Rights of Owners who buy off-plan properties in Spain

26 February 2019 | Tags: , , , ,

The rights buyers of an off-plan property are included in the “Real Decreto 515/1989 of consumer protection” and in the Law 38/1999 of Building Regulation.

According to this law, it is important to bear in mind one important aspect of the purchase process, which is the publicity the developer will create for the project as this will intervene, in most cases, decisively in the buyer’s decision to buy.

The advertising of the development must be objective and true and should not cause confusion to the consumer in relation to the characteristics and conditions of the property. Likewise, it must be indicated if the building is finished or is under construction.

Before proceeding with the signature of the reservation contract, the developer must provide to the buyer, as consumer, the following information:

  • Full information of the company who is building/financing the project.
  • Within respect of the property: plans, technical specifications, price, current state of the construction and Land Searches of the property and building works license. In addition, and in case the property has been finished, the developer must provide the buyer with a copy of the energy efficiency certificate, a copy of the license of first occupation, as well as statutes and rules of the community, if applicable.
  • Regarding the price: the total price will be clearly informed, including real estate agents fees, if applicable, taxes and payment method. Likewise, the seller must declare if there is any type of charge or encumbrance on the property and the type of guarantees that will cover the payments to be made.

Once the property to be purchased has been chosen, a reservation contract will be signed, a reservation will be paid by the buyer and the property must be taken off the market, reserved under the buyer’s name.

It is important to keep in mind that the amount paid as reservation will act as a guarantee of compliance for both parties, seller and buyer. Thus, if the buyer unilaterally withdraws from the contract, he will lose the delivered amount and if the seller is the one who desists unilaterally, he must pay to the buyer double the amounts received back.

After the signing of the reservation contract, the next step will be the signing of a private purchase contract. This contract shall contain at least the following information:-

  • Identification of the parties.
  • Description of the property including any relevant information that the consumer should know.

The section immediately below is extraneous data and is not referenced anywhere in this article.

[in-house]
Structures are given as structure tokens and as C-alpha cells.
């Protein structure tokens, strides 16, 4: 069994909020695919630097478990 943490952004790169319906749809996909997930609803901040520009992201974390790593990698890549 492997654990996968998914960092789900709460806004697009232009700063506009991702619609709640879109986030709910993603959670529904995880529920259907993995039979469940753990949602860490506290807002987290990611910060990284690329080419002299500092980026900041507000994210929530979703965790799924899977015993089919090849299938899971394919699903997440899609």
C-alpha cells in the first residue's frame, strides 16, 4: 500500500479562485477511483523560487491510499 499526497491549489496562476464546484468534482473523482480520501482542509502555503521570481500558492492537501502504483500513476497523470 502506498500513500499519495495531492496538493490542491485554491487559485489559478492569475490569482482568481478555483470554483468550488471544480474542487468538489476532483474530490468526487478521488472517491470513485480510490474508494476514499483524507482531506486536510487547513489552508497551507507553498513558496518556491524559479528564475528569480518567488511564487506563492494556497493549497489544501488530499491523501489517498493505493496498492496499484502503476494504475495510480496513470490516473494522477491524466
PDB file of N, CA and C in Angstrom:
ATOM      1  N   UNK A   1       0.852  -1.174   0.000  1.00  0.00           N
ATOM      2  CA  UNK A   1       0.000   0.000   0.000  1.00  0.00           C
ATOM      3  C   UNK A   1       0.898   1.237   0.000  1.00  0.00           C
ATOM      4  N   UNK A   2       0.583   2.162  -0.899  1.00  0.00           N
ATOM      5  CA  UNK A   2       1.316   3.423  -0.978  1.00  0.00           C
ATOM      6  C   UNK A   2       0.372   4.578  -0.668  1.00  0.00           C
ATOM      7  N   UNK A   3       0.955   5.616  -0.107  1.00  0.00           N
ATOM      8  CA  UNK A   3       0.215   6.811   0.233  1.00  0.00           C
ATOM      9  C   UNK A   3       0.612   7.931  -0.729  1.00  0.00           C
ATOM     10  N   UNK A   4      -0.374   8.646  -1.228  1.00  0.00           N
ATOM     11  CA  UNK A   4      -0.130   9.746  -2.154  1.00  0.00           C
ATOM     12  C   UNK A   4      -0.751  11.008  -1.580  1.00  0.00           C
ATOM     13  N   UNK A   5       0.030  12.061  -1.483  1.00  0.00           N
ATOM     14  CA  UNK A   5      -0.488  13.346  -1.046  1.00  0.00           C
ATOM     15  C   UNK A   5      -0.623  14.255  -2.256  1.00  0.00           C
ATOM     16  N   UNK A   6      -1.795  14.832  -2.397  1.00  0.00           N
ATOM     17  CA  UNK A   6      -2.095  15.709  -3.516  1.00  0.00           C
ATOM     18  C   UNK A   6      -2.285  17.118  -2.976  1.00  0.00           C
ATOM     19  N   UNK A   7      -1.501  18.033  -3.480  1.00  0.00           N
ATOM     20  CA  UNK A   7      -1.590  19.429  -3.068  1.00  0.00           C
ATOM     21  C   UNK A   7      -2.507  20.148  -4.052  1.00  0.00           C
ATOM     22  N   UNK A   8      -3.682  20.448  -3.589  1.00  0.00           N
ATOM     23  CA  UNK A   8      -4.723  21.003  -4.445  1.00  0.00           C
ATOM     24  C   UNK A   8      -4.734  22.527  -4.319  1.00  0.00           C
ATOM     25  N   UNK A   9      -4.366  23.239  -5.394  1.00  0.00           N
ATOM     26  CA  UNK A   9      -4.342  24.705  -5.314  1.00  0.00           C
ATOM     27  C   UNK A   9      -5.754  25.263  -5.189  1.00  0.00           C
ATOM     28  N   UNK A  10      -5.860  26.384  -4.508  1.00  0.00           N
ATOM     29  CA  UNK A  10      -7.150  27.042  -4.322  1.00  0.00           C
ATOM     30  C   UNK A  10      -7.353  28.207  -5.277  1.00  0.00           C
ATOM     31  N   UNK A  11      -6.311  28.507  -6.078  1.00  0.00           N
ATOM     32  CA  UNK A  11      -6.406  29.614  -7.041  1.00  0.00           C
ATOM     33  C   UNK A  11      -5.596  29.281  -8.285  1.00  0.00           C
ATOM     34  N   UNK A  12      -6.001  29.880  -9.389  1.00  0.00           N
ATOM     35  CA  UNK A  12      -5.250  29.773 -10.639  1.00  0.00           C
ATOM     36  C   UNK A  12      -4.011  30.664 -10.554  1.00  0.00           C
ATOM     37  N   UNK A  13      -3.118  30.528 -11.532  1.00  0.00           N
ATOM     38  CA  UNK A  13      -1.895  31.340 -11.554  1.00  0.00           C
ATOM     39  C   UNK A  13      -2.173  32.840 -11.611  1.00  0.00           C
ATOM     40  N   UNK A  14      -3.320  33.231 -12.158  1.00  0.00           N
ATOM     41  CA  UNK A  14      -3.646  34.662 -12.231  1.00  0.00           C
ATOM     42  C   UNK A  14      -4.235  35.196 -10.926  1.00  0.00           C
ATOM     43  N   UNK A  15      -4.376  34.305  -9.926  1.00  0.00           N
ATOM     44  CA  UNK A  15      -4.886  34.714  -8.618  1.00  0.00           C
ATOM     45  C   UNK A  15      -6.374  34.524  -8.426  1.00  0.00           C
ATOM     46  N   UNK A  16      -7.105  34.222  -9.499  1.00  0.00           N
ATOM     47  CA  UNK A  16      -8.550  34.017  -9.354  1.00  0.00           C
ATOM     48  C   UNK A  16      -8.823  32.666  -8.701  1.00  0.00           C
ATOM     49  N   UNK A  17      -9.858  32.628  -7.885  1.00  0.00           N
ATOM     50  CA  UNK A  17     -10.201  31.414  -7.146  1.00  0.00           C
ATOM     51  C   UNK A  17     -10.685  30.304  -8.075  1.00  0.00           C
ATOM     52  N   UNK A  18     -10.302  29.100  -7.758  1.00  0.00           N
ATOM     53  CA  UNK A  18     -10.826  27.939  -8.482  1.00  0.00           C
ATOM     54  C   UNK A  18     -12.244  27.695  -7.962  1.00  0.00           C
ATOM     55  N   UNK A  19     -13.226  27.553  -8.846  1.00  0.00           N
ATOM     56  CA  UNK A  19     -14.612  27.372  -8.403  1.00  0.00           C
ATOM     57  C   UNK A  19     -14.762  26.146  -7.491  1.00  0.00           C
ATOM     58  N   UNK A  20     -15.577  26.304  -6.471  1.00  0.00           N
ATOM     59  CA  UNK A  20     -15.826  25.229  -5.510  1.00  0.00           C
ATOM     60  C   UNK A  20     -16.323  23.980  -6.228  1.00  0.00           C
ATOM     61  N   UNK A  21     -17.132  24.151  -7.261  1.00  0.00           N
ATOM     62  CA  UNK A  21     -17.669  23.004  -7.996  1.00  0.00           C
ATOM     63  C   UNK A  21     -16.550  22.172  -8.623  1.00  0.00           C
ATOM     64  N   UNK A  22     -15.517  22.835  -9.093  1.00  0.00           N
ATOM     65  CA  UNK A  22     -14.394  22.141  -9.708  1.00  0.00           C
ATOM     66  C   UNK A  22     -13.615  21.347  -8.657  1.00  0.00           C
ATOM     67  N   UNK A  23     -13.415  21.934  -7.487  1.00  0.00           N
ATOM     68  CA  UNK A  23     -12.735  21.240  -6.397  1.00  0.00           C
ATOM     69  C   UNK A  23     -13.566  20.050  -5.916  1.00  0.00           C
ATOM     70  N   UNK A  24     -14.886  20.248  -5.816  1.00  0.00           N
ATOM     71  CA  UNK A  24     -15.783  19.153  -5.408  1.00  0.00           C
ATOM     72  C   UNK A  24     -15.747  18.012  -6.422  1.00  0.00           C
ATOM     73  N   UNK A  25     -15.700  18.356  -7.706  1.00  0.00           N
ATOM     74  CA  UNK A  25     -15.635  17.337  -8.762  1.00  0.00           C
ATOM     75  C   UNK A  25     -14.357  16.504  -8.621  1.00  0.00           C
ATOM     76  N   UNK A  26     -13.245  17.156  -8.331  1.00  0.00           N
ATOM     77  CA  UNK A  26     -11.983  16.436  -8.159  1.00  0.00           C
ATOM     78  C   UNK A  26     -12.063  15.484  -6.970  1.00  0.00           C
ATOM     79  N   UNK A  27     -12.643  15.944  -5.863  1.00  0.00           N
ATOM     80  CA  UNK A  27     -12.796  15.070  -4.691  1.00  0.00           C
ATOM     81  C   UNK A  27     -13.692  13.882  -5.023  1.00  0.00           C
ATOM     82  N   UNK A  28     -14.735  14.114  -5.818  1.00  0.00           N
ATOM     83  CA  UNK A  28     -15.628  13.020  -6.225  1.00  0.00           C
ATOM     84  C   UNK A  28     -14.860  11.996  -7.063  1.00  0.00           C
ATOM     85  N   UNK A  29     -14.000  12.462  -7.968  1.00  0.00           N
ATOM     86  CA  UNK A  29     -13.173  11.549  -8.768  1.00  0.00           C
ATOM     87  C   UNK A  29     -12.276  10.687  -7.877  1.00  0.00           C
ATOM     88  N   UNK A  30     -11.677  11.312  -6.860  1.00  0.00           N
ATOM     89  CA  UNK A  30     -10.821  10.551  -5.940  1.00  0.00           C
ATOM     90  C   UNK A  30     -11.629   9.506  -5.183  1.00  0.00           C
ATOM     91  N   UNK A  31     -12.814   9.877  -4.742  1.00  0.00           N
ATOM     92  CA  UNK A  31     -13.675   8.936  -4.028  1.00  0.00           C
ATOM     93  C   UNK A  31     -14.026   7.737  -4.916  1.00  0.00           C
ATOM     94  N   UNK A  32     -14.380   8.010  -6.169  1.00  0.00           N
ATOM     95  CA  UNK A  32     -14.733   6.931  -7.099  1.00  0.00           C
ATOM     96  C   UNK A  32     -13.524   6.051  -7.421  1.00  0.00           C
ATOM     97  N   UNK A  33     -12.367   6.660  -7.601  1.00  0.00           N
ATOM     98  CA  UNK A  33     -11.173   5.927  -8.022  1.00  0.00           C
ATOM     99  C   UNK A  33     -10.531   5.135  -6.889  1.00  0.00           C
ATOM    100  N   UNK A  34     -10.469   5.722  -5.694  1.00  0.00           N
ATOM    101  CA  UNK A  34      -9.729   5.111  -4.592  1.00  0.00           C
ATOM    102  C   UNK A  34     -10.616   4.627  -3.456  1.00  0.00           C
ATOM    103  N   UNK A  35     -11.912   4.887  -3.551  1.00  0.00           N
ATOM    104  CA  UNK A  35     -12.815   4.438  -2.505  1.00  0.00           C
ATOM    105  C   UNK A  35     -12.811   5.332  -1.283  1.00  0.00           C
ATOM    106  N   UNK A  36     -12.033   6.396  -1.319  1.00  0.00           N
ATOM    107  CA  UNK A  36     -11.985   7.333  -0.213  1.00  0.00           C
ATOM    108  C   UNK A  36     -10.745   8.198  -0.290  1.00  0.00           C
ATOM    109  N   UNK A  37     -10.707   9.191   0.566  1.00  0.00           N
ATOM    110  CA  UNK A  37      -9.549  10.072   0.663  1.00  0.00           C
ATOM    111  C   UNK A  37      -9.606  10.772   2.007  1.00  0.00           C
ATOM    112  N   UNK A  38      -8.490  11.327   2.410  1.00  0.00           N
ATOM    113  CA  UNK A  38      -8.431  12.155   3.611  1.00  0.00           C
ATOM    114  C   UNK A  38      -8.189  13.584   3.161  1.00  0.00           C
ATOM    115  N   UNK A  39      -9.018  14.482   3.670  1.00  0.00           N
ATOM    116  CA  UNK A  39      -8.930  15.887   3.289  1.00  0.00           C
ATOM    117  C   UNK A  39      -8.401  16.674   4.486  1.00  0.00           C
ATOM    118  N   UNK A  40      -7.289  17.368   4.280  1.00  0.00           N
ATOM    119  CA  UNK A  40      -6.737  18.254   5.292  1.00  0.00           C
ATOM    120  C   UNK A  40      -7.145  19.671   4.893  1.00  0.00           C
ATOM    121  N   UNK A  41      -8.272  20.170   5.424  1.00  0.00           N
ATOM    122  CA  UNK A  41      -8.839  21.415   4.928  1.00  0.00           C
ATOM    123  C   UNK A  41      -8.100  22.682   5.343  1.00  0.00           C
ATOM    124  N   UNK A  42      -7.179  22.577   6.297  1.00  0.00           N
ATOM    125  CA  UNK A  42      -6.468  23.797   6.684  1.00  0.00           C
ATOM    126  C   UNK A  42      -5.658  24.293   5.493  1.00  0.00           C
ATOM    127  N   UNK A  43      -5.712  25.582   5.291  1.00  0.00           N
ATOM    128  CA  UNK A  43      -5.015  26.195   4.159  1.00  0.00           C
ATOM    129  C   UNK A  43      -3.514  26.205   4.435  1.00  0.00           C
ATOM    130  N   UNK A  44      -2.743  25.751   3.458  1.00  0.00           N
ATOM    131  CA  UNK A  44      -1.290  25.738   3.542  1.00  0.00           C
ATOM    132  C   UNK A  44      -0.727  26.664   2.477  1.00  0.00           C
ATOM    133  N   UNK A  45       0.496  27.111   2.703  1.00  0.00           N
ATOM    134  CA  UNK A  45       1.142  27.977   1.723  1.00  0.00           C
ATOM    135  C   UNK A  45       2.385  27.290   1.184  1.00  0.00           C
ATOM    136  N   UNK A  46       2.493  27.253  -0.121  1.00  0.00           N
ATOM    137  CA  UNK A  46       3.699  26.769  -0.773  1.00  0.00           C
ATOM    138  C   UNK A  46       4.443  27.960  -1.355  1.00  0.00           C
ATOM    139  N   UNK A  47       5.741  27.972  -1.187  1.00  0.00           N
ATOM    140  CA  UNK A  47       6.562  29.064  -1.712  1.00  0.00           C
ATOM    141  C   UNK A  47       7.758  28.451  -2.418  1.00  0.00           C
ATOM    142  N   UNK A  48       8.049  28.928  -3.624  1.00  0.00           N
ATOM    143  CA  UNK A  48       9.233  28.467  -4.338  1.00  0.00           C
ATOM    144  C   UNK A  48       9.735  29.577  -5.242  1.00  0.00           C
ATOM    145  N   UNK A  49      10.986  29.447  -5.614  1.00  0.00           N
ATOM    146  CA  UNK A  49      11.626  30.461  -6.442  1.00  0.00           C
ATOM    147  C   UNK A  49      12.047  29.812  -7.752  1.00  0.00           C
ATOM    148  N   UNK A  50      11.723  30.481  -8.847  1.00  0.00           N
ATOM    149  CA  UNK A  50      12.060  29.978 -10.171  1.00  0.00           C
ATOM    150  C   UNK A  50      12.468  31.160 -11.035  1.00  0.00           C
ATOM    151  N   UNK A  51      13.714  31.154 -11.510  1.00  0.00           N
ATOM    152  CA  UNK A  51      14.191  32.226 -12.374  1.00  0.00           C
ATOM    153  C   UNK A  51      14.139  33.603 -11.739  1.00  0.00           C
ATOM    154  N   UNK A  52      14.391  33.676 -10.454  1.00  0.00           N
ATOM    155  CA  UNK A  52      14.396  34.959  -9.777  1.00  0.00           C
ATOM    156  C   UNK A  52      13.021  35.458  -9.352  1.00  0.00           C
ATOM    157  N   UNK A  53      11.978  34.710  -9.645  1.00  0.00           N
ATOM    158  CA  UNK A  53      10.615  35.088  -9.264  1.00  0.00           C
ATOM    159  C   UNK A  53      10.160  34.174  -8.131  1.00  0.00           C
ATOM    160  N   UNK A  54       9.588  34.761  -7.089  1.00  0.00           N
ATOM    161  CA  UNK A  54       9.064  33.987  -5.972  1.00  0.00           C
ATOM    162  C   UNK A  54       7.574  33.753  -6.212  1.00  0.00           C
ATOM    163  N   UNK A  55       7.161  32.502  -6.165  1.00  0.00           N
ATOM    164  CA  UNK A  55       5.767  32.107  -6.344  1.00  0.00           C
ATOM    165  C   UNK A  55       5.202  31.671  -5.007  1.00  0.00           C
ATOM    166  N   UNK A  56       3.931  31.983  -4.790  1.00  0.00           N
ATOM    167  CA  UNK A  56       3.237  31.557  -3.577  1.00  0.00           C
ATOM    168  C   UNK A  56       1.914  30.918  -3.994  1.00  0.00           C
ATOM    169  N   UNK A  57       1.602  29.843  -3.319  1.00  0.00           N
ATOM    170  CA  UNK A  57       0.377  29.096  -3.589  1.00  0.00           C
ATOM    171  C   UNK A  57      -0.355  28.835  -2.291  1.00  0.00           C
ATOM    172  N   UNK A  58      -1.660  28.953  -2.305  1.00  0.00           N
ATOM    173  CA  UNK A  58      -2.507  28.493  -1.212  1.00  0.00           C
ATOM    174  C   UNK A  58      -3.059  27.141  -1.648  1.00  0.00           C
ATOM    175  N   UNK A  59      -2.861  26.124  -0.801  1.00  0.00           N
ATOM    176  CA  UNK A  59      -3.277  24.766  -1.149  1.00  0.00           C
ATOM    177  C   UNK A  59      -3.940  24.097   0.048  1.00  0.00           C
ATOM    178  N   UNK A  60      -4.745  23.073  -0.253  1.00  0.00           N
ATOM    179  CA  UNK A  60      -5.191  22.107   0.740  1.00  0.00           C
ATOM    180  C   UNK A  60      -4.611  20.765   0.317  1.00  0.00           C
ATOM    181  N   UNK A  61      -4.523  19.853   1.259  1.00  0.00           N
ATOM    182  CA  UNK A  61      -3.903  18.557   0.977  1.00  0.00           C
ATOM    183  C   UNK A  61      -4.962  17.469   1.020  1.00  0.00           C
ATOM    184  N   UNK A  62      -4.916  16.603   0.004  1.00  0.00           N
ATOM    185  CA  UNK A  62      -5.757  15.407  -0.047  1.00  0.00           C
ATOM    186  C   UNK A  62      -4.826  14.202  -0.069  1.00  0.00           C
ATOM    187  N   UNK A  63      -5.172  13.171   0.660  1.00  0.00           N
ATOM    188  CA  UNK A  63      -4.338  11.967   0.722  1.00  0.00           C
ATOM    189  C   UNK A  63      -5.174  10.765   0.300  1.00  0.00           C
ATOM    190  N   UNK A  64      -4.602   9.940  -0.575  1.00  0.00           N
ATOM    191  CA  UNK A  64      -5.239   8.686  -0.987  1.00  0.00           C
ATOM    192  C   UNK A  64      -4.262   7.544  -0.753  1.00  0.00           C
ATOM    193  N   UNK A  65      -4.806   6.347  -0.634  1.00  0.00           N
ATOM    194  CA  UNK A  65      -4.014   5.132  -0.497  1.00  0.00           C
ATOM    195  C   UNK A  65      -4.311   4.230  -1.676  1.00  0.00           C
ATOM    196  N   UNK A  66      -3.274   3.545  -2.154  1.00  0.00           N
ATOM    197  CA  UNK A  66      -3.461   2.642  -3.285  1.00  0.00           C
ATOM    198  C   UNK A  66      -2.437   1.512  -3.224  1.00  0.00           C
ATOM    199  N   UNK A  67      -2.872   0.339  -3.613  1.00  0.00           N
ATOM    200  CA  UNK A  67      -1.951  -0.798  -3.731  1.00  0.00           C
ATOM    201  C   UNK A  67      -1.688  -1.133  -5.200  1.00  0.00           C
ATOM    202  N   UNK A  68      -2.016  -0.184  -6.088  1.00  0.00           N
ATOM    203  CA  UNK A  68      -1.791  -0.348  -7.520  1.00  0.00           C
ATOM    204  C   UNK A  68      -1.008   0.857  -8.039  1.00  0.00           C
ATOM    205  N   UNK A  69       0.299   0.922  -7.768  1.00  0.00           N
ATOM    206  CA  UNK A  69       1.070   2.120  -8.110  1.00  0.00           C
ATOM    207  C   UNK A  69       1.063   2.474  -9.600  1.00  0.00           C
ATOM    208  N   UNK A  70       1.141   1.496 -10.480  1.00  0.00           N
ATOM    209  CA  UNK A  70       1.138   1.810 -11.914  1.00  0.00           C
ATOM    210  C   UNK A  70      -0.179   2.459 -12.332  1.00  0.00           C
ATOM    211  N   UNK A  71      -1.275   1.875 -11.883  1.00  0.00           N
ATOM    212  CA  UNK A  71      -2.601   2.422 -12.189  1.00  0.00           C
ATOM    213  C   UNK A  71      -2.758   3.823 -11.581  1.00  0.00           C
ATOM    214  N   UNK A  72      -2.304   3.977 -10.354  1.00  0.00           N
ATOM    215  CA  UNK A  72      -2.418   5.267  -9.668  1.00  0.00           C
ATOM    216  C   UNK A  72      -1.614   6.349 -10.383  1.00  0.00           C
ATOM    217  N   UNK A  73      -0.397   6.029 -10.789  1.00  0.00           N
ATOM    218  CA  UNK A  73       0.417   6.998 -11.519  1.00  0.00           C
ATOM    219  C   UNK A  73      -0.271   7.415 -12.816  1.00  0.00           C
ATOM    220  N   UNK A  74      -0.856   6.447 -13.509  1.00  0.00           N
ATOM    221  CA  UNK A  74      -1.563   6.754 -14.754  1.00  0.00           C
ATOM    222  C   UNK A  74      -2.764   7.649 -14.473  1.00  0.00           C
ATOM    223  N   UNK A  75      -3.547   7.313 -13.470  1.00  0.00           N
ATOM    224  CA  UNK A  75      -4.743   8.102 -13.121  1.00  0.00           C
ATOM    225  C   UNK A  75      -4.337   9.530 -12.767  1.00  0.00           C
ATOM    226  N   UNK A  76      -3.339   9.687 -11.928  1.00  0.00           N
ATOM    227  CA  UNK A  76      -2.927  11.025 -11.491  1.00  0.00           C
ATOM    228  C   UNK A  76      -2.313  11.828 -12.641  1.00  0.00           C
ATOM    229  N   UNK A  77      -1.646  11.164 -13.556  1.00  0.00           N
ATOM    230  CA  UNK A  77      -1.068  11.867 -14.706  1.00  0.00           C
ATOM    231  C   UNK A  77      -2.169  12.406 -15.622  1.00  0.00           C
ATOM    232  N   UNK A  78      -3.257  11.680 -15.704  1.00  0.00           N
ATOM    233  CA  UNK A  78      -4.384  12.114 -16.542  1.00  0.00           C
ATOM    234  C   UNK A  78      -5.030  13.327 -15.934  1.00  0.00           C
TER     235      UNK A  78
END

• Total purchase price, including any payable taxes.
  • Date of hand over of the keys. Usually it is agreed that a specific automatic extension is granted, although it is advisable to agree a penalty for the case of a delay in the delivery.
  • Completion date.
  • Current charges on the property, in case any exist.
  • Taxes and expenses. If nothing is specified in the contract, the buyer is responsible for the notary fees, the registration fees and corresponding taxes. While the seller must pay the plusvalia and any registration and notary fees of the original deed of horizontal division.
  • Consequences of the resolution or breach of the contract.
  • Date and signature of the parties.

The contract must be written in a clear and simple way, complying with the requirements of good faith and balance between both parties.

Any abusive clauses will be invalid, such as those in which the buyer is forced to subrogate in the developer’s mortgage or pay any expenses that the developer must assume, amongst others.

From the moment the purchase contract is signed to the moment the keys of the property are handed over at completion, it is usual that the buyer has to proceed with the payment of several instalments as agreed in the contract. It is important to know that the amounts paid on account of the purchase price must be guaranteed by an insurance or bank guarantee, for which the seller must deliver to the buyer the corresponding policy or document that proves this.

According to the legislative change introduced in the Law of Building Regulation, which is effective since 1 January 2016, the amounts paid on account for the construction of a property, will be guaranteed only from the moment the developer has obtained a building works license. According to the Law, the guarantee will be “a surety bond signed with insurance entities duly authorised to operate in Spain, or through a solidary guarantee issued by duly authorised credit institutions”.

In case of non-compliance by the developer, the term to demand responsibilities to the guarantor will be two years.

Once the work has been completed and the promoter has obtained the license of the first occupation, the sale will be signed in a public deed before a notary, at which time the guarantee will no longer be valid, and must be returned to the developer.

After handing over the keys and the corresponding possession of the property, the builder must respond for defects and defects in the construction, which are the following:

Delay Material Damage Covered Direct Responsable
One year Vices or defects of execution that affect elements of completion or completion of the works Builder
Three years Material damage caused to the building by defects or defects in the construction elements or facilities that cause the breach of the basic requirements of habitability. Promotor
Project management
Ten years Material damages caused to the building by defects or defects that have their origin or affect the foundation, the supports, the beams, the floors, the load-bearing walls or other structural elements, and that directly compromise the mechanical strength and stability of the building Promotor
Project management
Nadja Wupperman

Written by:
Nadja Wupperman

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